Frame again

Frame coming along nicely, and drivewheels are done…

Clamping second side to completed first side:

Both sides done set out to decide width:

Notice the (soon to be) supports across the bottom of the frame.  The drive sprocket teeth are shaved to a point, and drive wheels are fully assembled (except bearings):

Welding the frame

I am making the frame, and doing a little reshaping of the drive sprockets right now.  The frame is going pretty well.  My plan is to make 1 side, then make the other side on top of the first side, so they are as identical as possible.   Then, I will add the cross-members from one side to the other.

As for the drive sprockets, as mentioned in my last post, I am taking the corners off of them, so the treads clear as they come off.  I am just running the corners of the teeth, freehand, along the straight-cut router bit.  Doesn’t have to be perfect, just a little more clearance.

Drive Wheels done. Track time.

Finished the drivewheels.  Still need to get a few more bolts, but 2 works for now. They look pretty much awesome.

So, now that I have those, I can begin working on the tracks, since I can figure out the exact spacing, size, and shape of the overhanging treads, which the drive sprockets will turn.

I cut up a rubber doormat to simulate the rubber track, and made some test plywood treads and inner alignment blocks, which apparently are called “bells”.

I then countersunk some holes for wood screws which go through the tread, through the track, and into the bells.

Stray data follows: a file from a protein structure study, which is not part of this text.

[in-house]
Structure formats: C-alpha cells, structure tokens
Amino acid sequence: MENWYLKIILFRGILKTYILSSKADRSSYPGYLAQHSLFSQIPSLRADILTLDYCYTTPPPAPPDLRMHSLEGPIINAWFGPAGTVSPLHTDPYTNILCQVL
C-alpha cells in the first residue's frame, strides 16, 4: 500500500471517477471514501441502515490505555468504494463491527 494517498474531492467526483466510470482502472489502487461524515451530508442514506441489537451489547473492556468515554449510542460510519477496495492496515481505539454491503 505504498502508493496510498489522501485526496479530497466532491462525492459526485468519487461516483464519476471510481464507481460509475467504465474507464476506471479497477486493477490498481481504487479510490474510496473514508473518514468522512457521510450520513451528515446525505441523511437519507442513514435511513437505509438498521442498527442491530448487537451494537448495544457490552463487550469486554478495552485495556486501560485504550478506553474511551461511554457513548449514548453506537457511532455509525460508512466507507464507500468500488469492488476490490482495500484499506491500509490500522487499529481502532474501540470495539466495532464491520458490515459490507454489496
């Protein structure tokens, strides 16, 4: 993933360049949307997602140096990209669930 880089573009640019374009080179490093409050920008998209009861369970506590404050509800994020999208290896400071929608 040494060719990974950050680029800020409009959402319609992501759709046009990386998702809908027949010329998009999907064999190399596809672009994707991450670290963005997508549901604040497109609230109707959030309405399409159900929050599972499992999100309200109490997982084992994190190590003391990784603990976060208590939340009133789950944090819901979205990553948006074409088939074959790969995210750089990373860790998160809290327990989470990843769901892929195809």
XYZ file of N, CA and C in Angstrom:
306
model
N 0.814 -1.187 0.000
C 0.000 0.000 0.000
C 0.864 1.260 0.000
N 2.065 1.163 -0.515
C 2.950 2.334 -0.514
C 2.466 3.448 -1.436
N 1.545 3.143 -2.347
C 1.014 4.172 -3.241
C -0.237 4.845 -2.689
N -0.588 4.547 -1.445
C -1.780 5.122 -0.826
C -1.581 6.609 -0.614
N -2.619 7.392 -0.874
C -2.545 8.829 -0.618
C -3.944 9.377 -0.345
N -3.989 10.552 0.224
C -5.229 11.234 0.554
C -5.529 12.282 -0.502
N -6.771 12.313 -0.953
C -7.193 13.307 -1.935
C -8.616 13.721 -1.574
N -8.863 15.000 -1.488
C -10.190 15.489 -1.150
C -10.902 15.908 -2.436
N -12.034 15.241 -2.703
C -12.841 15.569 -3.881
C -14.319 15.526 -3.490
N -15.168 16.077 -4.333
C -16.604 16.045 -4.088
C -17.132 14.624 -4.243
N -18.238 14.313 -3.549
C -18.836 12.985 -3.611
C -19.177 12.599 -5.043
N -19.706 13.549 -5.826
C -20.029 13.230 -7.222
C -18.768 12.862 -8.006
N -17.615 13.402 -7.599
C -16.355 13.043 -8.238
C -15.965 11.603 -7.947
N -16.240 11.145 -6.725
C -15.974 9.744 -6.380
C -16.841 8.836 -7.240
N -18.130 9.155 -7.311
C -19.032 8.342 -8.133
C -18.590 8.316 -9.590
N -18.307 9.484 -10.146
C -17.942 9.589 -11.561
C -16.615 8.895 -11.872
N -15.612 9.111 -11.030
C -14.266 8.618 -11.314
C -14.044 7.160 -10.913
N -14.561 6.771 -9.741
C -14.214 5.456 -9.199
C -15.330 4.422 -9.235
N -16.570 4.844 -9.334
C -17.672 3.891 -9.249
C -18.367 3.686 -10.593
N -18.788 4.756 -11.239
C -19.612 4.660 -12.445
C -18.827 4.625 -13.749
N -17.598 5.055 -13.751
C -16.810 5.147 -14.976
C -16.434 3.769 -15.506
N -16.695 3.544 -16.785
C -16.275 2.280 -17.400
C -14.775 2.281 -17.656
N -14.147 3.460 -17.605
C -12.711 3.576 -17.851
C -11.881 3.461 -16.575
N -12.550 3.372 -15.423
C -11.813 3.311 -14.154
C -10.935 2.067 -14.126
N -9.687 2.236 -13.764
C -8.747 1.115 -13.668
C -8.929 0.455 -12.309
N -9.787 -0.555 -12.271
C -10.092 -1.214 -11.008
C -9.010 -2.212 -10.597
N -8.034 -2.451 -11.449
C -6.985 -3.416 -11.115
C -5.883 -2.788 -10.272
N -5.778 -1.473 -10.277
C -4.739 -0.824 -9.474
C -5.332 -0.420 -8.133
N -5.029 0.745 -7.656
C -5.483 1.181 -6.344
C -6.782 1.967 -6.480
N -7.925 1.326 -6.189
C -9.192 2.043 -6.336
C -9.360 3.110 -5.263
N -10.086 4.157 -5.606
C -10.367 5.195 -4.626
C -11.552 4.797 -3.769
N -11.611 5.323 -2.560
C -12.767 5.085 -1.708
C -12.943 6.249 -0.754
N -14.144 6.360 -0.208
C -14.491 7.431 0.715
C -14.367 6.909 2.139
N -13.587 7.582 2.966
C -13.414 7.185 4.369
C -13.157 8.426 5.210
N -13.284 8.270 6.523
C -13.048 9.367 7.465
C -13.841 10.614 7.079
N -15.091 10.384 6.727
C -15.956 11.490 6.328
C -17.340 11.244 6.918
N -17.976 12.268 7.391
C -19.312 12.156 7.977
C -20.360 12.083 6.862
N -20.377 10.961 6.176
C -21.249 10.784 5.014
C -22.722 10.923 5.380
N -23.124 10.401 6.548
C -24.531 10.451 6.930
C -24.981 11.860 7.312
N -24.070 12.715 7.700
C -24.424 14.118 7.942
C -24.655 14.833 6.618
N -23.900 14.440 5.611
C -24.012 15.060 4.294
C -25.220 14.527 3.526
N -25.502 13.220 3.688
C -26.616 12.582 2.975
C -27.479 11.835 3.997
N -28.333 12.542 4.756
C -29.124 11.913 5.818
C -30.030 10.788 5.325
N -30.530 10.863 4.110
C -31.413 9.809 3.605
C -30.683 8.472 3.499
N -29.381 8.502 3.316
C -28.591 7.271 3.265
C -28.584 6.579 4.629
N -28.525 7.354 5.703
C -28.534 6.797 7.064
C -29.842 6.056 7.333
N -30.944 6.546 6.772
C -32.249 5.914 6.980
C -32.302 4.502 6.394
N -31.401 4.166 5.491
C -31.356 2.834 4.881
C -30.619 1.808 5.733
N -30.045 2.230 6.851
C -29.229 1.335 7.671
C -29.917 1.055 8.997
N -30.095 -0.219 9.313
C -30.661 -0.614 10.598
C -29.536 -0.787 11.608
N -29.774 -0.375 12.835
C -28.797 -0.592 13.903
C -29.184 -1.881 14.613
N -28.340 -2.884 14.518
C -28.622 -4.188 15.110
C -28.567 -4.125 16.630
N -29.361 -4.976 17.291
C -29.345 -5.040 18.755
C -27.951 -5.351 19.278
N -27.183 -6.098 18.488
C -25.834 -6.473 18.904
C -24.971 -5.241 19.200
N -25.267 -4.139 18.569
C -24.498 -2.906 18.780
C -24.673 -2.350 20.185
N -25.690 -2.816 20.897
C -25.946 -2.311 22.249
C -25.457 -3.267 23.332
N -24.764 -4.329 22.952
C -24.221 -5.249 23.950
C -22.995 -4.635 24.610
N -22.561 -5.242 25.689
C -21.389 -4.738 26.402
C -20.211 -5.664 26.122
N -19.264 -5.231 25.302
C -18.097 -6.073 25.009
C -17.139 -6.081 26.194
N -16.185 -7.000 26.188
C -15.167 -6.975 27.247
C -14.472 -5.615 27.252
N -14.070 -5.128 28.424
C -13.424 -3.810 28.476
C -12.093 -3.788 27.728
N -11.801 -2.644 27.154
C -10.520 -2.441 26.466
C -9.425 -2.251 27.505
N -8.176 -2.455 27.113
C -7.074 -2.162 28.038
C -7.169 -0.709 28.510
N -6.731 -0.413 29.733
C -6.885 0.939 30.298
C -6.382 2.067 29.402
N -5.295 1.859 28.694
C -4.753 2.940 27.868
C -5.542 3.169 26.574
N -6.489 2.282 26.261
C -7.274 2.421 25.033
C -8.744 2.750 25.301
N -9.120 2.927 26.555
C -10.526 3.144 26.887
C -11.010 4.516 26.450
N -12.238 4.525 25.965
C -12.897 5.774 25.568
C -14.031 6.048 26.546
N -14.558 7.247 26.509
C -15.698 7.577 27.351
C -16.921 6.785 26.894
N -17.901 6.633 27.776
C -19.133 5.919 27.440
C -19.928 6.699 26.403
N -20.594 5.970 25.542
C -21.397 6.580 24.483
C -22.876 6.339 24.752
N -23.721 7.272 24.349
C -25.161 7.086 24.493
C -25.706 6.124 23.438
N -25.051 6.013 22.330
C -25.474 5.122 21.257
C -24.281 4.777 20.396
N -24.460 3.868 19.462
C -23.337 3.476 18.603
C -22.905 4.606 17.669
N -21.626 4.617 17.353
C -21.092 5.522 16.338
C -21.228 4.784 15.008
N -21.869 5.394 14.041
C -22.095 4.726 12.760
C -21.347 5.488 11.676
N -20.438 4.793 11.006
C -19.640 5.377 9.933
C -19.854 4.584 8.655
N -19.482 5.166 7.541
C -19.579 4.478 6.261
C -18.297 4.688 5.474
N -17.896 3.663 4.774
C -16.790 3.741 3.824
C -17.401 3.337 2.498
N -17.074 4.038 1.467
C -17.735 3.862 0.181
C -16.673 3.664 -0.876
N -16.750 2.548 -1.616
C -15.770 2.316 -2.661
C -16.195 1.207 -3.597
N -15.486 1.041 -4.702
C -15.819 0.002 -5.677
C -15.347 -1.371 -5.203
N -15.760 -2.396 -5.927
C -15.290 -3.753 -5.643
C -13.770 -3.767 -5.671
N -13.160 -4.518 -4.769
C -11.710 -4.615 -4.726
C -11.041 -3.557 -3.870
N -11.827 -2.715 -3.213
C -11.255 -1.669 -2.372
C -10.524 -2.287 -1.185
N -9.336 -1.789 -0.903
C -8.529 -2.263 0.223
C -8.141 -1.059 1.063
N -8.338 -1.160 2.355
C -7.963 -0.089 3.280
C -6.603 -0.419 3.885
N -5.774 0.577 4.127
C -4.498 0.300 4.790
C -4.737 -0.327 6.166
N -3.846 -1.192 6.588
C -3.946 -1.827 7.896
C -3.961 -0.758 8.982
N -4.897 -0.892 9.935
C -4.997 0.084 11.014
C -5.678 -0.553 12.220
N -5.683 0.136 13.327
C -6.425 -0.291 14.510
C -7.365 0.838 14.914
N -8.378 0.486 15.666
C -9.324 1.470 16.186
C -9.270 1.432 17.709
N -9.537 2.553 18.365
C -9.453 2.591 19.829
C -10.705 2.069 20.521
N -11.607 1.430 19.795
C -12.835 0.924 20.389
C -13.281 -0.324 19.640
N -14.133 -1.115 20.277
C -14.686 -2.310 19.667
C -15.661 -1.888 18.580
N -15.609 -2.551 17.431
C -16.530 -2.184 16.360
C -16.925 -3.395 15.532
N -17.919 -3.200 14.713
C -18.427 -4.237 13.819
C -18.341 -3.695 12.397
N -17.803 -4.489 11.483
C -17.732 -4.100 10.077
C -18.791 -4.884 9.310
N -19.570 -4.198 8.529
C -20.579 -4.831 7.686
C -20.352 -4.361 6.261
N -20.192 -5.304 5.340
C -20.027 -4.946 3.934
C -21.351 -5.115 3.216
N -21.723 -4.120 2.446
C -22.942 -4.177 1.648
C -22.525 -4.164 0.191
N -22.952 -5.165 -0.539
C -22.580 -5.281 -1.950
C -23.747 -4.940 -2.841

Then I put it over a drive wheel to test how it rolls, if it catches etc.

It does slightly catch as the track is coming off the sprockets, so when I make the actual treads out of UHMW, I am going to router the corners off the ends of the treads, and round off the corners on the drive sprocket teeth.  Like so:

Drive Sprockets almost done

Ok, I finally made some really good progress on the drive sprockets.   I cut out all 4 (2 for each drive wheel).  I had to spend a little time making a homemade router table for my router, but once I finished that, I was in business.

So, after being cut out, due to the bending of jigsaw blade, they needed some cleanup done on them.   So I put a straight bit on the router, and just used it to shave the jagged edges, like this:

Then I put a chamfering bit on the router, which cuts a diagonal edge.  Before on the right, after on the left:

Here they are, they turned out great.

All I have left to do now, is drill the holes to bolt it to the drive wheels, and drill a 1-3/8″ hole in the center for the bearing to fit it.    Here’s the bearing I’m using:

Also, finished both hubs for the drive wheels, so they are almost done.   Once the drive wheels are finished, that is huge, cause I will be able to start working on the tracks, since I’ll know the exact spacing for the treads on the tracks.

Hull, frame, and a little luck

Sometimes, when building a project  like this, nothing works better than a little luck.

I have figured out the plans for the frame, although I don’t have a set width decided on yet.  And my plan before today’s epiphany was to buy some steel sheet metal for the sides and bottom of the hull, and weld it on, with either some home-done long bends, or really long seam welds.  Which are both totally fine, I can do such a thing.   BUT, if I can have some nice, factory done edges, and not have to pay for the steel, that’s a no brainer right?